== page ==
U.S.-Iran

A deal undone

Print edition : November 10, 2017

President Donald Trump at a meeting with senior military leaders in the Cabinet Room of the White House on October 5. Photo: THE NEW YORK TIMES

A television grab from the Islamic Republic of Iran Broadcasting, taken on October 13, shows Iranian President Hassan Rouhani speaking after President Trump announced in Washington that he would not certify Iran's compliance with the nuclear deal. Photo: AFP

President Donald Trump refuses to recertify the nuclear deal with Iran in order to renew his professed goal of dismantling the deal and reintroducing sanctions against that country.

UNITED STATES President Donald Trump finally made his move against the Iran nuclear deal in the second week of October. In a rambling speech on October 13, he virtually repudiated the nuclear deal the Barack Obama administration had painstakingly negotiated with Iran along with five other governments. Trump announced that he would not certify that Iran was complying with the Joint Comprehensive Plan of Action (JCPOA), as the nuclear deal is called formally.

The deadline for presidential certification was October 15. Trump said he was directing his administration “to work closely with the U.S. Congress and our allies to address the deal’s many serious flaws so that the Iranian regime can never threaten the world with nuclear weapons”. His action does not mean that the U.S. has formally withdrawn from the nuclear deal, but it is a significant step forward in his professed goal of dismantling it and reintroducing sanctions against Iran.

In his speech, Trump used the kind of jargon he used on the campaign trail to describe the U.S.-Iran nuclear deal, calling it “one of the worst and most one-sided transactions the United States has ever entered into”. The Iranian side had made a lot of concessions to make the deal a reality, including the right for intrusive inspection of its nuclear facilities. When the deal was signed in 2015, it was greeted with enthusiasm by the international community barring Israel and the U.S.’ new-found allies in the Arab world such as Saudi Arabia and the United Arab Emirates.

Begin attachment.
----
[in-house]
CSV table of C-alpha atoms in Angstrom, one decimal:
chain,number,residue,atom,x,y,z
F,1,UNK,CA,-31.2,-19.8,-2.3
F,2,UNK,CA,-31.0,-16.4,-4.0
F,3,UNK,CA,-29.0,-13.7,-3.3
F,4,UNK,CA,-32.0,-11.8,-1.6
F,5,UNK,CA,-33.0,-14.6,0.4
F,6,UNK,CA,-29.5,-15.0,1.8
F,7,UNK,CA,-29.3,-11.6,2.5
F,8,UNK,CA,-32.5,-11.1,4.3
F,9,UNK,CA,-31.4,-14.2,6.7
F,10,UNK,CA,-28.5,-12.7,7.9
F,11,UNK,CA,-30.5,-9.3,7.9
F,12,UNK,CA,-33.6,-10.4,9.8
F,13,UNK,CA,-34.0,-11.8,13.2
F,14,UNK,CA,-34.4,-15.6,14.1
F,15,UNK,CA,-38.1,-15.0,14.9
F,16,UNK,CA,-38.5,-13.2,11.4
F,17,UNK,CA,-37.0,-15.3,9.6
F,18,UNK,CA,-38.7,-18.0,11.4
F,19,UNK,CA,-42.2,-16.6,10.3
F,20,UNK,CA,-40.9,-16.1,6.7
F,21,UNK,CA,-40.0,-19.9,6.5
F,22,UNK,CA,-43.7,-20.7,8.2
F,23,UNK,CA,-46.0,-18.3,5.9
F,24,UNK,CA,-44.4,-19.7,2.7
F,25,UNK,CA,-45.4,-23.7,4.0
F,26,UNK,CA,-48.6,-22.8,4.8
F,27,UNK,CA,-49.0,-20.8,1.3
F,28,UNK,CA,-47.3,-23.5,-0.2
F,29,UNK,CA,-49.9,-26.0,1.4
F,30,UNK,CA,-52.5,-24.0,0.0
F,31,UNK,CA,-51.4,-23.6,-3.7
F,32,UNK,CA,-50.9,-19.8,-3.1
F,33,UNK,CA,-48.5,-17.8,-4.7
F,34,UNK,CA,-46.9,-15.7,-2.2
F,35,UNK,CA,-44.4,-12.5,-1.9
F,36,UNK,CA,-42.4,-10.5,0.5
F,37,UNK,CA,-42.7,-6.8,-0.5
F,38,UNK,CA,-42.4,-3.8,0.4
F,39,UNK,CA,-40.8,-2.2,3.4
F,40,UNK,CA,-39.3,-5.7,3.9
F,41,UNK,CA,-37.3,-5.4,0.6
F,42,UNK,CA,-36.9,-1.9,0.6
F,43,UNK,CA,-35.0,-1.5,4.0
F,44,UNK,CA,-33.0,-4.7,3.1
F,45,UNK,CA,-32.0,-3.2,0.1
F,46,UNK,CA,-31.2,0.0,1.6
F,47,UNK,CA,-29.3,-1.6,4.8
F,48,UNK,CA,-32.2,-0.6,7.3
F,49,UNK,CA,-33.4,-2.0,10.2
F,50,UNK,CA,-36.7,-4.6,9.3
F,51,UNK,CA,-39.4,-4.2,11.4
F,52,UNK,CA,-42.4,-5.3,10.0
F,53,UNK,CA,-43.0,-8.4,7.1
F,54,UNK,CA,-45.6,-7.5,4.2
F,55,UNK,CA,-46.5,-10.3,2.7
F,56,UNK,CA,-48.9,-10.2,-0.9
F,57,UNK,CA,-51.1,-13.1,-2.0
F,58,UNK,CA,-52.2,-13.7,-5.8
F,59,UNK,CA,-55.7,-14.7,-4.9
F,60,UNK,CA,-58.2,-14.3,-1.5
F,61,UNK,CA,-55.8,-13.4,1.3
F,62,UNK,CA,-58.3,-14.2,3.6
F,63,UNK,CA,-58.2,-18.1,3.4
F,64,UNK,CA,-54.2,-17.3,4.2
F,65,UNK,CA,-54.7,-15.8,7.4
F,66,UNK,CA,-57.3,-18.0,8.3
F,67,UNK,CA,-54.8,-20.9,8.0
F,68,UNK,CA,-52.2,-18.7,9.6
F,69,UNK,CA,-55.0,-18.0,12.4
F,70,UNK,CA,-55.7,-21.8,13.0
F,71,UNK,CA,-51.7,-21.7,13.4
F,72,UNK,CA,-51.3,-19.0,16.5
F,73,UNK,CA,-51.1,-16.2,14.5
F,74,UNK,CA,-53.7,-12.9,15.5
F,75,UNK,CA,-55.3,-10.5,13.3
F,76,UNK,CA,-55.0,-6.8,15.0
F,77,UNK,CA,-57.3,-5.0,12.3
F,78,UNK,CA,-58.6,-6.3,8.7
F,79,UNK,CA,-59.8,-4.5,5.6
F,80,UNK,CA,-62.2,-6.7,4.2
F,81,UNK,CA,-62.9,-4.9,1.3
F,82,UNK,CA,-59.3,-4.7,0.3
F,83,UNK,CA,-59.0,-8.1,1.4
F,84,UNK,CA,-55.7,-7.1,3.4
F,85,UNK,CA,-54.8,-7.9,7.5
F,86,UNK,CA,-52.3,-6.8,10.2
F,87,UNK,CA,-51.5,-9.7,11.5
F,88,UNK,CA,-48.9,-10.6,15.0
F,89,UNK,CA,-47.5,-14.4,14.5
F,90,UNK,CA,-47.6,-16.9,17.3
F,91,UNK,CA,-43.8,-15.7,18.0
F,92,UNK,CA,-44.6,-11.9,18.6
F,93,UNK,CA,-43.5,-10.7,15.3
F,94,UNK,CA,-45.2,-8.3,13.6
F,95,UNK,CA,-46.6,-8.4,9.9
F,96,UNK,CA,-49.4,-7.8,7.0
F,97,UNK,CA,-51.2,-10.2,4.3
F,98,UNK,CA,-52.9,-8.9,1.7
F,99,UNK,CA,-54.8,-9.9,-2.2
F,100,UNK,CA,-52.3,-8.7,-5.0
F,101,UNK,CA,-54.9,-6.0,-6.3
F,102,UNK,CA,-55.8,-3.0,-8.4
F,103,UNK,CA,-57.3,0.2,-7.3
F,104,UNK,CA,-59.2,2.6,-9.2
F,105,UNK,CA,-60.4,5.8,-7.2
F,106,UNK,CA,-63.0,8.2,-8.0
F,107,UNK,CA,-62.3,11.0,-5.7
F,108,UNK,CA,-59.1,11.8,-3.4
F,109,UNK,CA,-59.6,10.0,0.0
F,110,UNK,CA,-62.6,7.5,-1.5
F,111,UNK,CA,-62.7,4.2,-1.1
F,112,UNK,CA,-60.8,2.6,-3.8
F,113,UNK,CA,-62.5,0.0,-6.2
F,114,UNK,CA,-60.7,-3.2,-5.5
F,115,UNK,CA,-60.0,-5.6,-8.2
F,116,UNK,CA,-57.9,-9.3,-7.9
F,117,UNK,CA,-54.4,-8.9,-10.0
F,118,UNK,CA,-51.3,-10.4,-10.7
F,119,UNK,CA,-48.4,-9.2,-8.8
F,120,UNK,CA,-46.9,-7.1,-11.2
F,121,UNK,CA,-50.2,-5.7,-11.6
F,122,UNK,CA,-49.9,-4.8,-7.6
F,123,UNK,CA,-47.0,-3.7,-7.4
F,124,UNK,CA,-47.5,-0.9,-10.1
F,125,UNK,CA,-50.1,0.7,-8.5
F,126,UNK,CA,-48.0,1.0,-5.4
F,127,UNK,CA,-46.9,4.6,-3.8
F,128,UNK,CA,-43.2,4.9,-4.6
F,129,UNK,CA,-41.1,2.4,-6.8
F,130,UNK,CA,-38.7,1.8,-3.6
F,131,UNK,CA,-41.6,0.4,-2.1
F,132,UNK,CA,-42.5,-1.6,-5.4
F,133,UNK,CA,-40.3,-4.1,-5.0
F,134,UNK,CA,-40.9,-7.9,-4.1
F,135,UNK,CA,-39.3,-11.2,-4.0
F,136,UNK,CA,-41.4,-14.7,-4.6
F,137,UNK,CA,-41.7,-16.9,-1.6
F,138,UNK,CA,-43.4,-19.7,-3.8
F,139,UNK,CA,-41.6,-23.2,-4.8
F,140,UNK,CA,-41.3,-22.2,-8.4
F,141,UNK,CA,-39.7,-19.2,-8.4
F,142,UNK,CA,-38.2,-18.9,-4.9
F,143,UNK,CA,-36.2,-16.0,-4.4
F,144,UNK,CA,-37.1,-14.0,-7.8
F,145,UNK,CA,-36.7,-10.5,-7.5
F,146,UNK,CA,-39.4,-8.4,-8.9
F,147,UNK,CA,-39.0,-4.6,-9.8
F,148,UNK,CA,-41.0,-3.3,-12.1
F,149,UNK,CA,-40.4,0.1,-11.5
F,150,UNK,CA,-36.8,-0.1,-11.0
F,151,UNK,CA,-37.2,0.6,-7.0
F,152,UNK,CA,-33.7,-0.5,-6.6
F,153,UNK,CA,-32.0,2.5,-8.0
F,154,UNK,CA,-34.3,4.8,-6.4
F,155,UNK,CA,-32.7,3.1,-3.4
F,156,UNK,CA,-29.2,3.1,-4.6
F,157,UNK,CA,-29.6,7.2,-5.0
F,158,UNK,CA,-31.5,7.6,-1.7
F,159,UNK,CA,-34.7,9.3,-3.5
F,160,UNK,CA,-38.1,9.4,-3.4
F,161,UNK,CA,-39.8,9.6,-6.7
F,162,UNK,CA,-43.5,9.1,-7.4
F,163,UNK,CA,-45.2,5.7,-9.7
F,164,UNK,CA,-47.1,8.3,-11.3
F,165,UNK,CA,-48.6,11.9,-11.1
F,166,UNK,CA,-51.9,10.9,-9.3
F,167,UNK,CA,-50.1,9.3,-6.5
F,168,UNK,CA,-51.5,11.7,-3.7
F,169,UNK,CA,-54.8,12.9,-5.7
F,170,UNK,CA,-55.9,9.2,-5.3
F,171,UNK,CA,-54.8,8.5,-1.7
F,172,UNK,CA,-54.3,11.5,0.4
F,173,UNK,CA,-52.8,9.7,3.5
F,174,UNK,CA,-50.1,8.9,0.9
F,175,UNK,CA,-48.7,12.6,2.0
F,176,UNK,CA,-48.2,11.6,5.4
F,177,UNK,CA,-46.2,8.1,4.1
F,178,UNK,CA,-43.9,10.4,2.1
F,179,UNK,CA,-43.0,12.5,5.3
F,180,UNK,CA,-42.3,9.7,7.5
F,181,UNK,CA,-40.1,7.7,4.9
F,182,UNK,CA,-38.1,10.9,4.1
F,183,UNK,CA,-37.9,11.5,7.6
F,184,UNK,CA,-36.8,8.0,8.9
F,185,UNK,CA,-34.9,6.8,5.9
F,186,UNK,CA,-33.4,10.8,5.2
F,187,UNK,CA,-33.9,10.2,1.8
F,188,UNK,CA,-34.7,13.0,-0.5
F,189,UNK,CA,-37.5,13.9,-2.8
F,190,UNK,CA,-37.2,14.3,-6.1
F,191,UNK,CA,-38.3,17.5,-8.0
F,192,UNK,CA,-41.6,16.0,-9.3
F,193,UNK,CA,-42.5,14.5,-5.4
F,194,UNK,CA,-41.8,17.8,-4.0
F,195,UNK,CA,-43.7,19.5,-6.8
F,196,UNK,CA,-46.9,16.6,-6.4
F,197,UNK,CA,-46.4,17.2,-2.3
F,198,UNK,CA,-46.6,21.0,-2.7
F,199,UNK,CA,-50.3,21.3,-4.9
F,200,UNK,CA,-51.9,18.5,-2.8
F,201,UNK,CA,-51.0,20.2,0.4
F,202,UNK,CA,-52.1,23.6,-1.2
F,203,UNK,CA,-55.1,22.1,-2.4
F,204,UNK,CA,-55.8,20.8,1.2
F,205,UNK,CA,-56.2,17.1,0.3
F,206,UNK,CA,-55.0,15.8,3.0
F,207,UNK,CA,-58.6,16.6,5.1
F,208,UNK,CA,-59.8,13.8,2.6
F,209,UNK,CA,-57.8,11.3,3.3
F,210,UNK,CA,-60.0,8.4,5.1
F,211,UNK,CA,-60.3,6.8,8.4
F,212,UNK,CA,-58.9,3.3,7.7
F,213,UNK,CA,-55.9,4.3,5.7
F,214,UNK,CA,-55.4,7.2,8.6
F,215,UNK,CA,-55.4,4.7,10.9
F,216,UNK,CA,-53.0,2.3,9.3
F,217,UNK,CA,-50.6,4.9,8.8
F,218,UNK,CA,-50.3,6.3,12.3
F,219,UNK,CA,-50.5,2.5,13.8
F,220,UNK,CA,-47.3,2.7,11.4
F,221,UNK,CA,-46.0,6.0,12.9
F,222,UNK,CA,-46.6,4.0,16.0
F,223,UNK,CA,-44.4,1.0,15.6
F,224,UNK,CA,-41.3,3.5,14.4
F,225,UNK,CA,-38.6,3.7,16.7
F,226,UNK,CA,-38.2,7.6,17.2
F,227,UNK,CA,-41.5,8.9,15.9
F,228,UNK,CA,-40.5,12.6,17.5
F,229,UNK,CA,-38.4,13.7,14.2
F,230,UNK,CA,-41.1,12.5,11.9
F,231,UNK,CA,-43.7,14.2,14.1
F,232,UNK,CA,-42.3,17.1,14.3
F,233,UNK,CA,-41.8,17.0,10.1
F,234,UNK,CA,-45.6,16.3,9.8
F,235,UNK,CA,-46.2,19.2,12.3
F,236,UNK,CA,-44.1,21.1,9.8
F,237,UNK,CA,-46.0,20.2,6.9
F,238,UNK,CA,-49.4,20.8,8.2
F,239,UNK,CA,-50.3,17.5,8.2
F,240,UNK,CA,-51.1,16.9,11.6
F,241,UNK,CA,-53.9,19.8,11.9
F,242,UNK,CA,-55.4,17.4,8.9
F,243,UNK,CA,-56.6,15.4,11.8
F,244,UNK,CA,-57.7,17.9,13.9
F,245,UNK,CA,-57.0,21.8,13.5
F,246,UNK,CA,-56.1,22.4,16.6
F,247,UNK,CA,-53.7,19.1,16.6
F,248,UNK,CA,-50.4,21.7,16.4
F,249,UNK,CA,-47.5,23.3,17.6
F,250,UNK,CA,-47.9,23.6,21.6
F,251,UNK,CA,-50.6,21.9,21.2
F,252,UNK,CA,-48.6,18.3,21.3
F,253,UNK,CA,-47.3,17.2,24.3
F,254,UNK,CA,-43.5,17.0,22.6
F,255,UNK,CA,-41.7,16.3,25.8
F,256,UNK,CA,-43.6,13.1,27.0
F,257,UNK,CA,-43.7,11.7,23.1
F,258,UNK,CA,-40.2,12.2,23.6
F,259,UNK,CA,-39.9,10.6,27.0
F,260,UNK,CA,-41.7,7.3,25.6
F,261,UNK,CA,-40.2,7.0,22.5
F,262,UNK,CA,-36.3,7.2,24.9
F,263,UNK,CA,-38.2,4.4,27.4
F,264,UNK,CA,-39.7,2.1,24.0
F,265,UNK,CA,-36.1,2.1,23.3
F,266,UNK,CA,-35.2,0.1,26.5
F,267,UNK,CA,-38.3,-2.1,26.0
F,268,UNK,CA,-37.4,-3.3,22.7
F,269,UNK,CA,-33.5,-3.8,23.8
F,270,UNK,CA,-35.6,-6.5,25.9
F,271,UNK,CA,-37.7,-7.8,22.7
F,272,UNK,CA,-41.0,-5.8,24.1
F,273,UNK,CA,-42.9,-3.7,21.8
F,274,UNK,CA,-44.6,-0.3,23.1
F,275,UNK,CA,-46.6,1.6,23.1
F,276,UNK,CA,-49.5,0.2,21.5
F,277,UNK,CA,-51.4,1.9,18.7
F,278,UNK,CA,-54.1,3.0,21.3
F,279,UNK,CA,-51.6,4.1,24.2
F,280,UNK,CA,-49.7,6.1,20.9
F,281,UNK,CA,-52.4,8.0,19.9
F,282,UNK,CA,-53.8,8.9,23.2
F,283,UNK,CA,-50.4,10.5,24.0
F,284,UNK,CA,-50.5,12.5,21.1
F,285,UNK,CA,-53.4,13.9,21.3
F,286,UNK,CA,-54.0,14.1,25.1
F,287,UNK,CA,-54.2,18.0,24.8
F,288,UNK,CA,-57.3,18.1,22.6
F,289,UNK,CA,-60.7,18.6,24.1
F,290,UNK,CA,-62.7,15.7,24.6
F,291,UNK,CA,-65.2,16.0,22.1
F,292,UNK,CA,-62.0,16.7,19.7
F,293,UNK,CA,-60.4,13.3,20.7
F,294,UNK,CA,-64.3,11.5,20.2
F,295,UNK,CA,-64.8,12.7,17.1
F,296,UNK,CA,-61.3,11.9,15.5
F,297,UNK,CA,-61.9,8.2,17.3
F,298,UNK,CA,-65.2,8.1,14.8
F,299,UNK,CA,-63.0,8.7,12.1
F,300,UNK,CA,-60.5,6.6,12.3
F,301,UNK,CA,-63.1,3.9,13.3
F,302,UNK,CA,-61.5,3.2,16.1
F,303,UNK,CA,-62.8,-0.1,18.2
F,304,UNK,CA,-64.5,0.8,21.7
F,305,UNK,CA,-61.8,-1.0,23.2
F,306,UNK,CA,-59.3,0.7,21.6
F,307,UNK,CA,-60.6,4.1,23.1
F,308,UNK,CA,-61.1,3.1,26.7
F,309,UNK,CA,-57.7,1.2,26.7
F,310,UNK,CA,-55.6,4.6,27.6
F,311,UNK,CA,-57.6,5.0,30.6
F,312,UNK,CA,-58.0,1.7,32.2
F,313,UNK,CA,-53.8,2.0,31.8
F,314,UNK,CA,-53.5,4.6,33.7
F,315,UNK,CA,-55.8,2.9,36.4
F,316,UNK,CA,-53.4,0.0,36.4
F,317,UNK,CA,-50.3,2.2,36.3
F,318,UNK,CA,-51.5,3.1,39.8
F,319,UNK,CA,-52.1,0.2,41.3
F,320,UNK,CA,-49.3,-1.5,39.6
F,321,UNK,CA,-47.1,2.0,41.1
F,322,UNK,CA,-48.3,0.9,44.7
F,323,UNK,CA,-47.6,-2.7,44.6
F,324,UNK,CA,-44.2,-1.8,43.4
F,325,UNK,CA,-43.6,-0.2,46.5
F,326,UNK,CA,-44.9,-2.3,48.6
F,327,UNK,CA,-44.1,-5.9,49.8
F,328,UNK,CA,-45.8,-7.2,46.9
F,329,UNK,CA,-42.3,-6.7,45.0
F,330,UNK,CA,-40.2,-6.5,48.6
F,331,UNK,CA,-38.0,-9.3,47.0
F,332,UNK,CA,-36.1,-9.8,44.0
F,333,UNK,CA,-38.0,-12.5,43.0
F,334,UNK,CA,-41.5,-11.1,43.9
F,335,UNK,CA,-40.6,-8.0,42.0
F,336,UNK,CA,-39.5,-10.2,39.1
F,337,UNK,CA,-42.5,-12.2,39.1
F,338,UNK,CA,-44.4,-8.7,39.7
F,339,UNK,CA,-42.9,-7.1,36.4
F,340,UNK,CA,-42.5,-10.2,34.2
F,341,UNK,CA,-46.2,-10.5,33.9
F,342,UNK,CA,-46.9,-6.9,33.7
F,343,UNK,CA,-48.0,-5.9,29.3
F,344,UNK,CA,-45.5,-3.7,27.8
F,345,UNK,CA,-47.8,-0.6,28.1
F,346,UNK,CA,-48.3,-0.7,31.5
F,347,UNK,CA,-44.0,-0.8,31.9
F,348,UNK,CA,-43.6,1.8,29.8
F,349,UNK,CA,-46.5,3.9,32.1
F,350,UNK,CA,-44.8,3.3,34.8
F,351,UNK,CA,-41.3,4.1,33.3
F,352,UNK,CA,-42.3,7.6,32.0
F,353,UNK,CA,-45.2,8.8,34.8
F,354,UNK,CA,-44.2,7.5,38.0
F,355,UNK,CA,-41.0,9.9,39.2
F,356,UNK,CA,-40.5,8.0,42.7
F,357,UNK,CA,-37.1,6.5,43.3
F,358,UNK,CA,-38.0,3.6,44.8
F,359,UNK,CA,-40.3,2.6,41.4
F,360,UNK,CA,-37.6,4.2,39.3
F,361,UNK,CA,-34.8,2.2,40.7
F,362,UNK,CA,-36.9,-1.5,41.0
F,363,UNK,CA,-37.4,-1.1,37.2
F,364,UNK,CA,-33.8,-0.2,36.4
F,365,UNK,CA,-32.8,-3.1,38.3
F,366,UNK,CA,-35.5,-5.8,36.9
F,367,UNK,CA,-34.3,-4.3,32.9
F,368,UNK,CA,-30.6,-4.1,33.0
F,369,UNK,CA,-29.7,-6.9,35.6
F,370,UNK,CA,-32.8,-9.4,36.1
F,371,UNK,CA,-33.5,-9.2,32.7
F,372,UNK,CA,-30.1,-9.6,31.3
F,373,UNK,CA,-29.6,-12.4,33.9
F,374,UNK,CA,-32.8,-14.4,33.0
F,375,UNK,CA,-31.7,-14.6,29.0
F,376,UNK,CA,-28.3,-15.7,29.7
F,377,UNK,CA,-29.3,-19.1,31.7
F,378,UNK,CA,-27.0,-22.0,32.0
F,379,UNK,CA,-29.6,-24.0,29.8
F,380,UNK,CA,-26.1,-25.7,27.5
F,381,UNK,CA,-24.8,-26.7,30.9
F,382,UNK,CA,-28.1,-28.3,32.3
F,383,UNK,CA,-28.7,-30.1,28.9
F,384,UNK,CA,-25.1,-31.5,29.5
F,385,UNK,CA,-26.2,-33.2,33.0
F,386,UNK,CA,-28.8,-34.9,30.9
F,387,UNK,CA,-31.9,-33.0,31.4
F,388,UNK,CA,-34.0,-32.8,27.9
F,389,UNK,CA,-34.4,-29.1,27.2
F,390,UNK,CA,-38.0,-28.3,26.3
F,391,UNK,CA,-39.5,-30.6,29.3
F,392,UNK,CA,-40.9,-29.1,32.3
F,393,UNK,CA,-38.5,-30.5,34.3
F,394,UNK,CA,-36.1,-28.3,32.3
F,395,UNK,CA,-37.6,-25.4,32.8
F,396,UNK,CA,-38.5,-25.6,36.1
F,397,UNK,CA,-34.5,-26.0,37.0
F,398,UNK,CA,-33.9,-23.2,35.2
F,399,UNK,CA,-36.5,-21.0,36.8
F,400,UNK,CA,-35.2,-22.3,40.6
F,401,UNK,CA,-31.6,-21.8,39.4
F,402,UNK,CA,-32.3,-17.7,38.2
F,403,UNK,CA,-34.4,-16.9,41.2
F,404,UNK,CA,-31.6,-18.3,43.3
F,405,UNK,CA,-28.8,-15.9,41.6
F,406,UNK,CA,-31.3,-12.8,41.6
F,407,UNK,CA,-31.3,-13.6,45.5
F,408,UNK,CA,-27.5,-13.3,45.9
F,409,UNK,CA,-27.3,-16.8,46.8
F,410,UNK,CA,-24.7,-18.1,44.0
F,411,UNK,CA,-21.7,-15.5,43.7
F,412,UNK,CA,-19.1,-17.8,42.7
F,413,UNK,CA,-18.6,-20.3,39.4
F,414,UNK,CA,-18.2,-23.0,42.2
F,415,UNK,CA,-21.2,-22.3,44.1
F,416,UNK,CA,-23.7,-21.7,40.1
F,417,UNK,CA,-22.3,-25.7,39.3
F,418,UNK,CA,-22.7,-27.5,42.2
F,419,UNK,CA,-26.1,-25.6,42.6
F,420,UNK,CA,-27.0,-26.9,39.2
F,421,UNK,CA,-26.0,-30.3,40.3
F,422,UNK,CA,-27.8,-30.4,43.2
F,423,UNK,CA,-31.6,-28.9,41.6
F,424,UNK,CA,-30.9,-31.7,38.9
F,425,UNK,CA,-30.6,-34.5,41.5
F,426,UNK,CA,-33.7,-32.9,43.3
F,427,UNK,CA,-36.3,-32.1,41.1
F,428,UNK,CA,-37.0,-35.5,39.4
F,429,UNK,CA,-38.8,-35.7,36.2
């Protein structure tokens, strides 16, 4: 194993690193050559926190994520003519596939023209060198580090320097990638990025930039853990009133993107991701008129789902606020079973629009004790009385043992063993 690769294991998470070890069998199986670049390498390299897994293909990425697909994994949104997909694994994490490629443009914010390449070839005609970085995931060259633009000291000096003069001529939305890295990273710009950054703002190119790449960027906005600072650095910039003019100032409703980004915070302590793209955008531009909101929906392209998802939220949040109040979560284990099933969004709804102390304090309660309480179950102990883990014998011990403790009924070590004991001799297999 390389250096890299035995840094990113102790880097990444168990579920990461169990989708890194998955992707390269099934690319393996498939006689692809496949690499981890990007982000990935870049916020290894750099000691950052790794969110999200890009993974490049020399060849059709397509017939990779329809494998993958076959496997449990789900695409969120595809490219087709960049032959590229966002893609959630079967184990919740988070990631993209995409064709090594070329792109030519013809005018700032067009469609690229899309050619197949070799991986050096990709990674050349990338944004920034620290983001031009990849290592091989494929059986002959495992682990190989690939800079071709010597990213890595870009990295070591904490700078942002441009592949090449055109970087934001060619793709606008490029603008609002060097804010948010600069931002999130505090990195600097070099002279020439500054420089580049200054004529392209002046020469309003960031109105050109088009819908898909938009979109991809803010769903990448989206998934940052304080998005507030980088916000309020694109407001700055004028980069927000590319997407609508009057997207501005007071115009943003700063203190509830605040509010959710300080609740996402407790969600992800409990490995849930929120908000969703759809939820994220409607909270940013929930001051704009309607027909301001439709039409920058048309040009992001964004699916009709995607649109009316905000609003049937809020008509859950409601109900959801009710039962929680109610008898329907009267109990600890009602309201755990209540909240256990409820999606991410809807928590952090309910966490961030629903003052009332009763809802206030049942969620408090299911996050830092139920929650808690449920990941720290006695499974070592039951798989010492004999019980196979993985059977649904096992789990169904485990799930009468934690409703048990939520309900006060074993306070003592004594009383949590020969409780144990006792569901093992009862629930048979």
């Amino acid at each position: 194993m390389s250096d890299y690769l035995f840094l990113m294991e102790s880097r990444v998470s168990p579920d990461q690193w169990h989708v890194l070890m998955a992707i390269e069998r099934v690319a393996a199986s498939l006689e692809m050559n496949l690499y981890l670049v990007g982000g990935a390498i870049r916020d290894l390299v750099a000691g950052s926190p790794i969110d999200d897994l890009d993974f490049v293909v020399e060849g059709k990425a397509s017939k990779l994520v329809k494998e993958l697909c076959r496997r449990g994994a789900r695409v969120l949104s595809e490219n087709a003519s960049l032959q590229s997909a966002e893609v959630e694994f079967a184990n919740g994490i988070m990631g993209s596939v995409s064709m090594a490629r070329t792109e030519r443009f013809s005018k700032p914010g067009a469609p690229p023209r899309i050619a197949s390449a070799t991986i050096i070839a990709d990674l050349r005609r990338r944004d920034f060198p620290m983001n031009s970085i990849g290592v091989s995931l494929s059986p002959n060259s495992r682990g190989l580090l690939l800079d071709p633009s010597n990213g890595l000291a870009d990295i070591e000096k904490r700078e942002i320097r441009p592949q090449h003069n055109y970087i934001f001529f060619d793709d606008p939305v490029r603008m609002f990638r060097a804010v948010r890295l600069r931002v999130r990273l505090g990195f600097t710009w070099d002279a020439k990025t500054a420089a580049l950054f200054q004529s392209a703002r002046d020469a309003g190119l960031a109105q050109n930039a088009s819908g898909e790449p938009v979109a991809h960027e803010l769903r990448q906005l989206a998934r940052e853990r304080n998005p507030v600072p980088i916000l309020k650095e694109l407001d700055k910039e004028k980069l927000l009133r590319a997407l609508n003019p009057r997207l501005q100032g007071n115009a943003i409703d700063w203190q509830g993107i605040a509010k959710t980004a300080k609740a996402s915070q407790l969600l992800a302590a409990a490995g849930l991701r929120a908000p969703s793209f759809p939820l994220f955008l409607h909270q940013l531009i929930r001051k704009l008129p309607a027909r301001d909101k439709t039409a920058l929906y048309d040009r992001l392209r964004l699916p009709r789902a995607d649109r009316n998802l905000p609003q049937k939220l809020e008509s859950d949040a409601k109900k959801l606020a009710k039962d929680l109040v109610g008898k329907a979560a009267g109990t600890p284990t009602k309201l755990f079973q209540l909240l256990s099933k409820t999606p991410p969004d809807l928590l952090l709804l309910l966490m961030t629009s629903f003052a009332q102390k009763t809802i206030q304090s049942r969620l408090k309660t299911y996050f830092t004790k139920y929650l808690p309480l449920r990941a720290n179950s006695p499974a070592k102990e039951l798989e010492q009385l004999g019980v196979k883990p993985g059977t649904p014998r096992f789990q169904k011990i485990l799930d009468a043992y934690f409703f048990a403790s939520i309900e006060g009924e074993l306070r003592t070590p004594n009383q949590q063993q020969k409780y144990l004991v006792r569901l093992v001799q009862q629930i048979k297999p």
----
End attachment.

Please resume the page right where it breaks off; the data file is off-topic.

Iran is the only important country in West Asia that is supporting Palestinians and the creation of a Palestinian state.

The U.S. Congress, dominated by the Republican Party, was overwhelmingly against the signing of the nuclear deal but could do little to stymie it. Trump has now given it another opportunity to do so. Many Republicans are in cahoots with the rich and influential pro-Israeli lobby in the country. Israeli Prime Minister Benjamin Netanyahu had been trying his best to scupper the deal. He met Trump before the recent developments took place. Trump chose Israel and Saudi Arabia as his first port of call after taking over as President in January 2017.

Trump, in his speech, demanded that the nuclear deal be renegotiated in such a way that Iran was permanently barred from testing its missiles and conducting meaningful nuclear research in the future. His speech against Iran, the most belligerent by any U.S. President so far, contained a litany of lies and was littered with calumny against the Iranian people and their leadership. Trump claimed with a straight face that the deal gave Iran “over $100 billion its government could use to fund terrorism”. The money, rightfully belonging to Iran, was frozen in Western banks as the draconian international and unilateral U.S. sanctions came into play. The funds were used by the Iranian government to prop up the faltering economy. Trump claimed that the Obama administration signed the nuclear deal with Iran when the Iranian government was on the verge of collapsing as a result of international sanctions. Iran has never instigated war against any nation. On the other hand, it has been targeted continuously since the Islamic Revolution of 1979. More than a million Iranians perished in the eight-year-long Iraq-Iran war of the 1980s that was instigated by the U.S. and Saudi Arabia.

When the nuclear deal was negotiated, Iran was only a step away from mastering the technology needed to make an atom bomb. It had enough reserves of enriched uranium to make an atomic weapon within weeks. When the newly elected Iranian government of Hassan Rouhani started engaging in serious negotiations with the U.S. and the P5 (Permanent 5)+Germany on the nuclear deal, the Supreme Leader Ayatollah Ali Khamenei and many conservative politicians had warned that the U.S. could not be trusted on the nuclear issue.

The International Atomic Energy Agency (IAEA), prominent nuclear experts and Western governments have all said that Iran was scrupulously complying with all the aspects of the complicated nuclear deal. “At present, Iran is subject to the world’s most robust nuclear verification regime,” the IAEA’s Director General Yukiya Amano said in a statement. Besides, Iran as a signatory to the nuclear non-proliferation treaty (NPT) is barred from acquiring nuclear weapons. The Iranian leadership, including Khamenei, has been stressing that Iran has no interest in acquiring a nuclear weapon. The Supreme Leader had gone to the extent of saying that possessing a nuclear weapon is an “un-Islamic” act.